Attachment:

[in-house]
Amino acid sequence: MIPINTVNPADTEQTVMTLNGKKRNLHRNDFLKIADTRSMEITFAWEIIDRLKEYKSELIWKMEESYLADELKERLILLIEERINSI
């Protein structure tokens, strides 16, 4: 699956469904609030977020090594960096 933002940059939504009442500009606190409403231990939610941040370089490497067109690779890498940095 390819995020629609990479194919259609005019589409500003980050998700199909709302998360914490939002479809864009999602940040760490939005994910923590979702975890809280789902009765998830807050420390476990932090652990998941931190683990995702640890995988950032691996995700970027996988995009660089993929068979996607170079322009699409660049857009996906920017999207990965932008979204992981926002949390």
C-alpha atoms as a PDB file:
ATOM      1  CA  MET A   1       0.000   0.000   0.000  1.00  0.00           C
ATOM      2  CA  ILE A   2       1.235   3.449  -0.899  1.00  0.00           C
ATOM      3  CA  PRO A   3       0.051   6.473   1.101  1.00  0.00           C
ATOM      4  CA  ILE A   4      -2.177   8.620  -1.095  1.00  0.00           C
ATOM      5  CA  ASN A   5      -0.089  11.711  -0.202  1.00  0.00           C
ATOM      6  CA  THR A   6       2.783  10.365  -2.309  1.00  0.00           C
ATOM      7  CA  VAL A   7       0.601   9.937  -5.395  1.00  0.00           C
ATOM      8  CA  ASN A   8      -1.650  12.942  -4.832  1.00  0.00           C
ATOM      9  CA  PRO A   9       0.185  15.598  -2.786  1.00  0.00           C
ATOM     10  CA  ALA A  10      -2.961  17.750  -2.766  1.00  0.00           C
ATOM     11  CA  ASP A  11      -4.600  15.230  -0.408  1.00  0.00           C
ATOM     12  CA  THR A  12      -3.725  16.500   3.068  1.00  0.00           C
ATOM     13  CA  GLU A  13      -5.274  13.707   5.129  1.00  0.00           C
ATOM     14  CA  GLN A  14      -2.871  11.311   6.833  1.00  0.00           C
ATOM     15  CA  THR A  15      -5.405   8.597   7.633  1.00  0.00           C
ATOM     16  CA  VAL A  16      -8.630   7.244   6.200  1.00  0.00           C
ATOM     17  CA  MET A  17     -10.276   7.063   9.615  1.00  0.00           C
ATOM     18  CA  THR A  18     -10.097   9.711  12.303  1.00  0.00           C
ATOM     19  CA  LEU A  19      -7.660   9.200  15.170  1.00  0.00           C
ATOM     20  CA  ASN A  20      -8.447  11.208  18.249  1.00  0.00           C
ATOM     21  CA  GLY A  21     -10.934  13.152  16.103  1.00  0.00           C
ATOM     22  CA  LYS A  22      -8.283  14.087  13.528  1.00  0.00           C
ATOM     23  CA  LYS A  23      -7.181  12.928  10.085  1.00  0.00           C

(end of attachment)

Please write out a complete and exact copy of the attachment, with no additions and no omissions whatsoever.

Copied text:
[in-house]
Amino acid sequence: MIPINTVNPADTEQTVMTLNGKKRNLHRNDFLKIADTRSMEITFAWEIIDRLKEYKSELIWKMEESYLADELKERLILLIEERINSI
């Protein structure tokens, strides 16, 4: 699956469904609030977020090594960096 933002940059939504009442500009606190409403231990939610941040370089490497067109690779890498940095 390819995020629609990479194919259609005019589409500003980050998700199909709302998360914490939002479809864009999602940040760490939005994910923590979702975890809280789902009765998830807050420390476990932090652990998941931190683990995702640890995988950032691996995700970027996988995009660089993929068979996607170079322009699409660049857009996906920017999207990965932008979204992981926002949390």
C-alpha atoms as a PDB file:
ATOM      1  CA  MET A   1       0.000   0.000   0.000  1.00  0.00           C
ATOM      2  CA  ILE A   2       1.235   3.449  -0.899  1.00  0.00           C
ATOM      3  CA  PRO A   3       0.051   6.473   1.101  1.00  0.00           C
ATOM      4  CA  ILE A   4      -2.177   8.620  -1.095  1.00  0.00           C
ATOM      5  CA  ASN A   5      -0.089  11.711  -0.202  1.00  0.00           C
ATOM      6  CA  THR A   6       2.783  10.365  -2.309  1.00  0.00           C
ATOM      7  CA  VAL A   7       0.601   9.937  -5.395  1.00  0.00           C
ATOM      8  CA  ASN A   8      -1.650  12.942  -4.832  1.00  0.00           C
ATOM      9  CA  PRO A   9       0.185  15.598  -2.786  1.00  0.00           C
ATOM     10  CA  ALA A  10      -2.961  17.750  -2.766  1.00  0.00           C
ATOM     11  CA  ASP A  11      -4.600  15.230  -0.408  1.00  0.00           C
ATOM     12  CA  THR A  12      -3.725  16.500   3.068  1.00  0.00           C
ATOM     13  CA  GLU A  13      -5.274  13.707   5.129  1.00  0.00           C
ATOM     14  CA  GLN A  14      -2.871  11.311   6.833  1.00  0.00           C
ATOM     15  CA  THR A  15      -5.405   8.597   7.633  1.00  0.00           C
ATOM     16  CA  VAL A  16      -8.630   7.244   6.200  1.00  0.00           C
ATOM     17  CA  MET A  17     -10.276   7.063   9.615  1.00  0.00           C
ATOM     18  CA  THR A  18     -10.097   9.711  12.303  1.00  0.00           C
ATOM     19  CA  LEU A  19      -7.660   9.200  15.170  1.00  0.00           C
ATOM     20  CA  ASN A  20      -8.447  11.208  18.249  1.00  0.00           C
ATOM     21  CA  GLY A  21     -10.934  13.152  16.103  1.00  0.00           C
ATOM     22  CA  LYS A  22      -8.283  14.087  13.528  1.00  0.00           C
ATOM     23  CA  LYS A  23      -7.181  12.928  10.085  1.00  0.00           C